Despite my gripe, it did not so overwhelm the education. My ability to take both my Greek NT and Hebrew OT to service has been incredibly. And I am excited to continue my study of these languages beyond what the school's program requires. Member of our congregation are beginning to see the value of the languages and are being pushed to study more. Commentaries that mention the original text are being purchased and the Word is truly being studied and not simply read.
The encounter really wasn't with the seminary. I am an excessive reader. Systematic theologies and liberal nut jobs make up a good portion of my library. I tend to read book in topical chunks. Towards the conclusion of my teaching through Ephesians, I increased my eschatological study. In fact this blog is stemming from that reading. But alongside that reading I was drawn to the teaching concerning the family that is found within postmillennial circles. It was with this literature on family that I had a significant encounter.
This encounter cam at a crucial time. My wife and I had our first child in January of last year. Leaving them at home, I went to the Ligonier 2012 conference with my father (this is the same conference that quick started the seminary). During the conference I listening to an optional session and was persuaded to purchase Joel Beeke's book Parenting by God's Promise. I cannot recommend this book enough. But it comes with a huge disclaimer: it is for covenantal people. This introduction to a Reformed belief that I already accepted provided me with the necessary starting point. This started me on a whirlwind tour of R.C. Sproul Jr. and Doug Wilson material. While I cannot endorse everything they teach, they have gotten me thinking very carefully about both secular and Biblical education of children as well as the needs within the church to education kids.
To make a long story marginally shorter, I have become convinced that the church is spending too much time addressing the lost outside the church when we have so many inside the church. We are working on programs to bring the lost into the church when as of now, we have plenty of lost kids being brought by their parents. We need a serious reevaluation of our children's curriculum to make sure they line up with the type of youth and adults we want populating our churches. We need to be a "salt and light" producing church to influence the world. Now we certainly can't do any of this a part from the Holy Spirit. But if the Holy Spirit can't use our obedience to teach these things, He will have to remove our children from our care to do so. It laments me to even have to think about the grief the church has provided the Holy Spirit on this topic.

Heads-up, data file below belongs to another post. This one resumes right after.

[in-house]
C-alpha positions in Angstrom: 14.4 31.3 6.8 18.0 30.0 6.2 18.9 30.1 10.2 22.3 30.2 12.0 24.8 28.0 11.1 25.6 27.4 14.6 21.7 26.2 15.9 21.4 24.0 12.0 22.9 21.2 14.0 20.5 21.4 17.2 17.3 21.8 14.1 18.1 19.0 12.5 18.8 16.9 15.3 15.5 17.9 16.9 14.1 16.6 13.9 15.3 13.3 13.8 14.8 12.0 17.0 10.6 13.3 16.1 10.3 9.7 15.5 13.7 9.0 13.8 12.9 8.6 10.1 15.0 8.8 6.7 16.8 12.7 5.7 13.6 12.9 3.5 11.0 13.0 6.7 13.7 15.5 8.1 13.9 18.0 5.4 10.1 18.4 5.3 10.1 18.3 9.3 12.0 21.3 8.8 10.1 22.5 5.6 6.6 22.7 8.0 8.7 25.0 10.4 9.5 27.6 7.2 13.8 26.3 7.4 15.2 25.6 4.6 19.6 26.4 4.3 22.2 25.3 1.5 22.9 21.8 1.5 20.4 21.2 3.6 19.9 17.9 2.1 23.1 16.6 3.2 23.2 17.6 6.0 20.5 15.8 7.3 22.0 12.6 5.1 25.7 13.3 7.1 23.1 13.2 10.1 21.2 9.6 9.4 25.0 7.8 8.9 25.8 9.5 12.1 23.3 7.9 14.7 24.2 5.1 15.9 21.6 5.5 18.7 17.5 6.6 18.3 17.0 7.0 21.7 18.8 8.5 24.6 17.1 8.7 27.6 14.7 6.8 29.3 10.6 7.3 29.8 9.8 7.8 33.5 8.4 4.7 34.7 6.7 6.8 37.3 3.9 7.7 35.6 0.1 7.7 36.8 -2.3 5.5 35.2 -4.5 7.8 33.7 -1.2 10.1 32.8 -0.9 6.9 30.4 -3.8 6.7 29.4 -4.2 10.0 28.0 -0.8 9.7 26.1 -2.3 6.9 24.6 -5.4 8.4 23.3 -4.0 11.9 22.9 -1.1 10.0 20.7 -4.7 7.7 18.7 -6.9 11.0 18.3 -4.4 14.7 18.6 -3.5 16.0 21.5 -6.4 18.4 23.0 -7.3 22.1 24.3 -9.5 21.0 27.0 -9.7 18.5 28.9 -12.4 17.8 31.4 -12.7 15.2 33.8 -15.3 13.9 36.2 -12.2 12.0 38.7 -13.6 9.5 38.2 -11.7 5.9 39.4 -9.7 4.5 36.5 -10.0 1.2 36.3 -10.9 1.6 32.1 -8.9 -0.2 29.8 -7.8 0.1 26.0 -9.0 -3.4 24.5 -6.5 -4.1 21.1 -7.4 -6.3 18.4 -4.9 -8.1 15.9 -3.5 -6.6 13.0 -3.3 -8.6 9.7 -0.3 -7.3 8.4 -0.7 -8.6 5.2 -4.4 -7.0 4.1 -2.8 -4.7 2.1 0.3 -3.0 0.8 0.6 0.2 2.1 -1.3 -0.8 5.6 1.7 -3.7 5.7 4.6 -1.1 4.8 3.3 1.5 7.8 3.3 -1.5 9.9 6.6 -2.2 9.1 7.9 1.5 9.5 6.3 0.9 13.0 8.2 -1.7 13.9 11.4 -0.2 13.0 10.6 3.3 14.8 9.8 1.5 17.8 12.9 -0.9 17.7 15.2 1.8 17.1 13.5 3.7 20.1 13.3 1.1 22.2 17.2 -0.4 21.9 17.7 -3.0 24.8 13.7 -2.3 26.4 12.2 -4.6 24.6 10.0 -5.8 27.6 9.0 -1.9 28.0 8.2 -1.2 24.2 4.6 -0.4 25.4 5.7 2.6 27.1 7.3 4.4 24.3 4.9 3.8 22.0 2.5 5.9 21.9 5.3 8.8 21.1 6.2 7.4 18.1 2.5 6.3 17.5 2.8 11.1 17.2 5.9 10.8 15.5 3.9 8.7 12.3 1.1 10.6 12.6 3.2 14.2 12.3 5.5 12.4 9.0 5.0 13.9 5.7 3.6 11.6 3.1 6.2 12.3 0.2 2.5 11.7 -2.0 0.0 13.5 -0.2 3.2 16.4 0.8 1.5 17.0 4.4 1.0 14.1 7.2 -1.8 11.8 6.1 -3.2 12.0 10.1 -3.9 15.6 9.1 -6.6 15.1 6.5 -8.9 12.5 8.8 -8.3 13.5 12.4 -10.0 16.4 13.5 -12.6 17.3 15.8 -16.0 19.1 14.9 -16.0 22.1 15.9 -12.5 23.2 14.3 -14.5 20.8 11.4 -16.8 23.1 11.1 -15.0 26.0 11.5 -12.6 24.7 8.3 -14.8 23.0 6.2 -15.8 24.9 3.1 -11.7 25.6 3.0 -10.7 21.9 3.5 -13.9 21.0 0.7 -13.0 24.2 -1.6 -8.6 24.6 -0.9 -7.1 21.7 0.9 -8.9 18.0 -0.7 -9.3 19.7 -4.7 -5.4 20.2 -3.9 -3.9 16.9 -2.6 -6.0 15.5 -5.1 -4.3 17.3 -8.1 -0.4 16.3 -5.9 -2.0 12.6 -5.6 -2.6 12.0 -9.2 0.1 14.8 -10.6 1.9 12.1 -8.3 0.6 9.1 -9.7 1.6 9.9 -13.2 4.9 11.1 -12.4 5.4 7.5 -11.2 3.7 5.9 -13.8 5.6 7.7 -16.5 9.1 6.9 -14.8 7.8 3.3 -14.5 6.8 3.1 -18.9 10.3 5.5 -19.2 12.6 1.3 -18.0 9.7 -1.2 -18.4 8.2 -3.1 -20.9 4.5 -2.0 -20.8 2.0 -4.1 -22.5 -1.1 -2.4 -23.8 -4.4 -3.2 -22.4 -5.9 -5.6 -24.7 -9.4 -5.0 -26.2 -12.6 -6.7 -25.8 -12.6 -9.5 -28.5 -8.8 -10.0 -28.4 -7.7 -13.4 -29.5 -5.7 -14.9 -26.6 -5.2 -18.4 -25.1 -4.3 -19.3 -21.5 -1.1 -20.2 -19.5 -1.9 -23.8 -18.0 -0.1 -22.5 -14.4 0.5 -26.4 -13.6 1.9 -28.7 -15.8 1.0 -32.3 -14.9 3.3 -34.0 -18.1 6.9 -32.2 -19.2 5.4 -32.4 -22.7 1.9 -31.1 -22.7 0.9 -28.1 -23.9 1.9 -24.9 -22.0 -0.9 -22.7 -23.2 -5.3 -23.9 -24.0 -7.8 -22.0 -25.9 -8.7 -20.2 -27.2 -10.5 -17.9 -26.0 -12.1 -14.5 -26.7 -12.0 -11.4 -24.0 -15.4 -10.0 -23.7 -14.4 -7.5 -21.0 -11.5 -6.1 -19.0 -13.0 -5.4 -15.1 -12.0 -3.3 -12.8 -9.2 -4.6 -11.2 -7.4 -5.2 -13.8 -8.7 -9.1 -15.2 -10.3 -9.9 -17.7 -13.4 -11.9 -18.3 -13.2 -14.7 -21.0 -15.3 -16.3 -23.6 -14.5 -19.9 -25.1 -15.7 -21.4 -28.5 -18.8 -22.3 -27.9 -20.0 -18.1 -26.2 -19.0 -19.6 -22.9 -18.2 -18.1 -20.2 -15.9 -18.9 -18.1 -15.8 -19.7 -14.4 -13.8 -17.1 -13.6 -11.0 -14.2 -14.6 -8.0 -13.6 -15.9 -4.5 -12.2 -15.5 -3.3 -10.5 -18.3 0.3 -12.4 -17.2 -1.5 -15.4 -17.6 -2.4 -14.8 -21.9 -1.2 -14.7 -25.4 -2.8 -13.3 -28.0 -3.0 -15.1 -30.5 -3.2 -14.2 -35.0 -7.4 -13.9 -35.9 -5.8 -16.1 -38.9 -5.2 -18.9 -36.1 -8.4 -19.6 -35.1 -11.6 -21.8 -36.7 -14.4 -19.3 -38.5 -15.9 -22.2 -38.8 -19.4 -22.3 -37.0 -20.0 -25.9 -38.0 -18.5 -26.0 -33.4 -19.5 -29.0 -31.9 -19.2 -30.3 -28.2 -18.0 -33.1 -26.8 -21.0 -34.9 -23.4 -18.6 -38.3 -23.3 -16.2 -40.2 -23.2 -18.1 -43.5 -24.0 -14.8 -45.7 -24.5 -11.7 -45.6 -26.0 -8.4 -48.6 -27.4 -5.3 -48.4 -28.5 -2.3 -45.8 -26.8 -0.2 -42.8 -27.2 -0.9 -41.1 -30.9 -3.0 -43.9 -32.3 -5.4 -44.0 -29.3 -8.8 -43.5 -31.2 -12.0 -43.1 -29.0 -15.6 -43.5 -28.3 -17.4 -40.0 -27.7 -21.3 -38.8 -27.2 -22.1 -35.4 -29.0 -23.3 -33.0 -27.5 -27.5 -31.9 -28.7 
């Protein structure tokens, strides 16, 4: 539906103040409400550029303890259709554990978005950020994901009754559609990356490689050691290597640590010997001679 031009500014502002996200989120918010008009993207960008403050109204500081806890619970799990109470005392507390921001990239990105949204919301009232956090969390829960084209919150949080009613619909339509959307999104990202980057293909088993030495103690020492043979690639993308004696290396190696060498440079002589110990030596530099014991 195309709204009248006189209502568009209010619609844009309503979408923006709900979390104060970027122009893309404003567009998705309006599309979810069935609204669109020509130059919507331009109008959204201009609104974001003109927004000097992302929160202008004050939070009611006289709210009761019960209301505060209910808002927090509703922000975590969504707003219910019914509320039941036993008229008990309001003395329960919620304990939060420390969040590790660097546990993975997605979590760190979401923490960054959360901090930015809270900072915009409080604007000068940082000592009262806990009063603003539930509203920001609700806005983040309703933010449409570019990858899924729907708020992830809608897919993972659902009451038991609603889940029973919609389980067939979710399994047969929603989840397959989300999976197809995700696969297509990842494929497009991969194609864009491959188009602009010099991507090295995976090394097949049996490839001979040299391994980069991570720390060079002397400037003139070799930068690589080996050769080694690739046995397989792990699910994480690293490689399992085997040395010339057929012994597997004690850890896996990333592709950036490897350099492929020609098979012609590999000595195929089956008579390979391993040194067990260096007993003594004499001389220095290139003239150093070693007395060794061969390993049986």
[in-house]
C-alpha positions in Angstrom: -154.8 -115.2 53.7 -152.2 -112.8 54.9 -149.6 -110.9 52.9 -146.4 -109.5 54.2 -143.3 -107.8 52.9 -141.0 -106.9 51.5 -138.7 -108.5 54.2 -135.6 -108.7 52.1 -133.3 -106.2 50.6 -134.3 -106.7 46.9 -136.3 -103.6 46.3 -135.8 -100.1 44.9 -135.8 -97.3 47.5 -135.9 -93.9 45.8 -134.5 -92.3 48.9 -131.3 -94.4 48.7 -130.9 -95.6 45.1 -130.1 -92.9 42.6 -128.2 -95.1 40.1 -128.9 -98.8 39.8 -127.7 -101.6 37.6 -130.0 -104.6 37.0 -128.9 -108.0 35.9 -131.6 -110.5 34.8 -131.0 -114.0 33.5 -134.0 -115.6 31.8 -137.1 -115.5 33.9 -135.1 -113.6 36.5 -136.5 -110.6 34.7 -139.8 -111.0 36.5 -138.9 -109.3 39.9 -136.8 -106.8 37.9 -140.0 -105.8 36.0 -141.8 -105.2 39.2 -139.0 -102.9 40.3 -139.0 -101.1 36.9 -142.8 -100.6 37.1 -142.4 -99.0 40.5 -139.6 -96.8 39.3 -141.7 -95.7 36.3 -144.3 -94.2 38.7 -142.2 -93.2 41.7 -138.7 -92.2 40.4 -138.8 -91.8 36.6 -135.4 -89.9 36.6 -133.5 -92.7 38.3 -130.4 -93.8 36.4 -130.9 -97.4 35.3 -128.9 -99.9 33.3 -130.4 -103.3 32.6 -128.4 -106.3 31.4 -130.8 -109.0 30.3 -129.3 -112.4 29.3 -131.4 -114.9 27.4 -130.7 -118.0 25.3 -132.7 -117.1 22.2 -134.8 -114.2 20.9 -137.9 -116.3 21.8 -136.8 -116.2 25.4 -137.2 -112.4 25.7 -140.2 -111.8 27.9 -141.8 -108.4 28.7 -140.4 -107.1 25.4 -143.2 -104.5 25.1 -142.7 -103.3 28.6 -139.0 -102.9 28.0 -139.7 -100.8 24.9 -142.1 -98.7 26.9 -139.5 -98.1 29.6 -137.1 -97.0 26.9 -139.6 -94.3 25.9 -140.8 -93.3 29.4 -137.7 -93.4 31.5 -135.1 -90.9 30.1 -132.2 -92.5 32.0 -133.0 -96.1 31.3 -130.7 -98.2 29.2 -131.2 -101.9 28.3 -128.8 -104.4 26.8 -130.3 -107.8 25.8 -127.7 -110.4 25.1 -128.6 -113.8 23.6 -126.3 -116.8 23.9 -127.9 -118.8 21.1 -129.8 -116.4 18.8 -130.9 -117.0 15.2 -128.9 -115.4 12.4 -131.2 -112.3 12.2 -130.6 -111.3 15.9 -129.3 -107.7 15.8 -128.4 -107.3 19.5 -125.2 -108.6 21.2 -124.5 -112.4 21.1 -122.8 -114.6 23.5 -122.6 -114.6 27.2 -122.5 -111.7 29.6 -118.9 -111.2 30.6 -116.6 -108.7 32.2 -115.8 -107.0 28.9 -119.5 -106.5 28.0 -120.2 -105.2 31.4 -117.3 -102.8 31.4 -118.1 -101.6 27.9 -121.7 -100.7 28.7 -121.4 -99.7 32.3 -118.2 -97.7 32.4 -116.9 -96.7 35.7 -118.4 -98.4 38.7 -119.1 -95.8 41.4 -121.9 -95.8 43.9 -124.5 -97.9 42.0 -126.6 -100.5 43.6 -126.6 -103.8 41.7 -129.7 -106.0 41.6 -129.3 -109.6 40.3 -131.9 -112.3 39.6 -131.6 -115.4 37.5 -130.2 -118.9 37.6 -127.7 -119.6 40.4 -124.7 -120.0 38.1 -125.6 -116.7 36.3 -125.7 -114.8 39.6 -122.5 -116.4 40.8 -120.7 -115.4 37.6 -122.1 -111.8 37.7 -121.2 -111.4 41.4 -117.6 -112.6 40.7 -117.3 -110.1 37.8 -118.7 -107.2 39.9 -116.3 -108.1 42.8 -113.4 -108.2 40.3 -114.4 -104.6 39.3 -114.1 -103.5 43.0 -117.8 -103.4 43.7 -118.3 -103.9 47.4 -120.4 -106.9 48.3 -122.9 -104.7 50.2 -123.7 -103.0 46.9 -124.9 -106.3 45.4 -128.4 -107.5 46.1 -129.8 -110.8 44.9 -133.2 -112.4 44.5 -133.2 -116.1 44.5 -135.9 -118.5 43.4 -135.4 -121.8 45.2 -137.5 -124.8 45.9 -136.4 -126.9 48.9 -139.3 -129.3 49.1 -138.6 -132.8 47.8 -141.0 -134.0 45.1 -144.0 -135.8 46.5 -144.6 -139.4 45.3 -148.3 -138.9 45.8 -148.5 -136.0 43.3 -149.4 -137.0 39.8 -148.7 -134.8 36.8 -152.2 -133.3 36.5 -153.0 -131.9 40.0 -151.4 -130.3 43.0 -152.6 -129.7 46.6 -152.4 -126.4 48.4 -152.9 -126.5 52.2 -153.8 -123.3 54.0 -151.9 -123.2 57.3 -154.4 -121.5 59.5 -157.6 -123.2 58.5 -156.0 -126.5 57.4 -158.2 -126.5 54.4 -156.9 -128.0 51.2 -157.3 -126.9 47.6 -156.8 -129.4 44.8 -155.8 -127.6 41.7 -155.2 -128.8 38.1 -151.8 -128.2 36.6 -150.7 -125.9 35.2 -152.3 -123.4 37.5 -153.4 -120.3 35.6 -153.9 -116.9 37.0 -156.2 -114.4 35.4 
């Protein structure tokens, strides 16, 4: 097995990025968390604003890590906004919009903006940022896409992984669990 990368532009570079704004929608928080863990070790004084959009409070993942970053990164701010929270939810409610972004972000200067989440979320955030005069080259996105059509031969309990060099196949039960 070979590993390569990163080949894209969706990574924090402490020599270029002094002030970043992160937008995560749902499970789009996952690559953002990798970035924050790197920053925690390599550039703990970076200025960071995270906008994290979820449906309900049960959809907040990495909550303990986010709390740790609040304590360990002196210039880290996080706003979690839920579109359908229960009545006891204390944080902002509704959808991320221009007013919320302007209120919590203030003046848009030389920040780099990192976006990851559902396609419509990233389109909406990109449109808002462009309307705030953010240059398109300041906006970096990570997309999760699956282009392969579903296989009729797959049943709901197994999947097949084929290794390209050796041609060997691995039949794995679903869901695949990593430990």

So how about that curriculum? I have found it lacking in truth Biblical grit. When I looked at it did I see the Bible being taught in a way that helped these children wield it as the spiritual weapon for our spiritual war? No. In response to this, I removed myself from adult teaching and begun teaching the 2-6 yr old class. This has been an immeasurable blessing to both my spirit and pride. While I look forward to teaching through 1 Peter at the start of 2014, I have made children's teaching my principal ministry.
This is going to seem scattered. In truth it is. I'm going to refrain from saying some of the more contentious things and I will try to limit the foolishness that often comes from too many words. But after multiple conversations with family and the word, my wife and I are convinced that seminary is to back on the shelf. The church needs children's teachers not M Div graduates. The church needs people to instruct and encourage parents to raise their children in the Lord not seminary professors. The church needs the gospel to be taught in the home. The church needs the gospel to win within its own walls.
I wish both seminary and this calling were permissible at the same time. But the truth is that for me it isn't. I'm a crypto-Calvinist (fully reformed) in a Baptist church. Even after a degree at SWBTS, most Baptist churches won't consider me for anything. And because of my cautious disagreements with the Westminster Confession of Faith, many of the conservative Presbyterian churches will be uninterested (this of course after I attend a Reformed Seminary).
But is this really what God has called the church to? Exclusion over doctrine? I don't believe so. And thankfully the leadership of our church is in agreement. The church we are currently at is breaking all molds and models. Not because the elders have lead the church here but because the Bible is leading them instead of the traditions of men. So we've decided to let the word lead us to leaving us here. We will continue to serve at our present church and see what God does.
And that's the end of the story. I still want seminary. And I still hope to finish. But for now the children come first.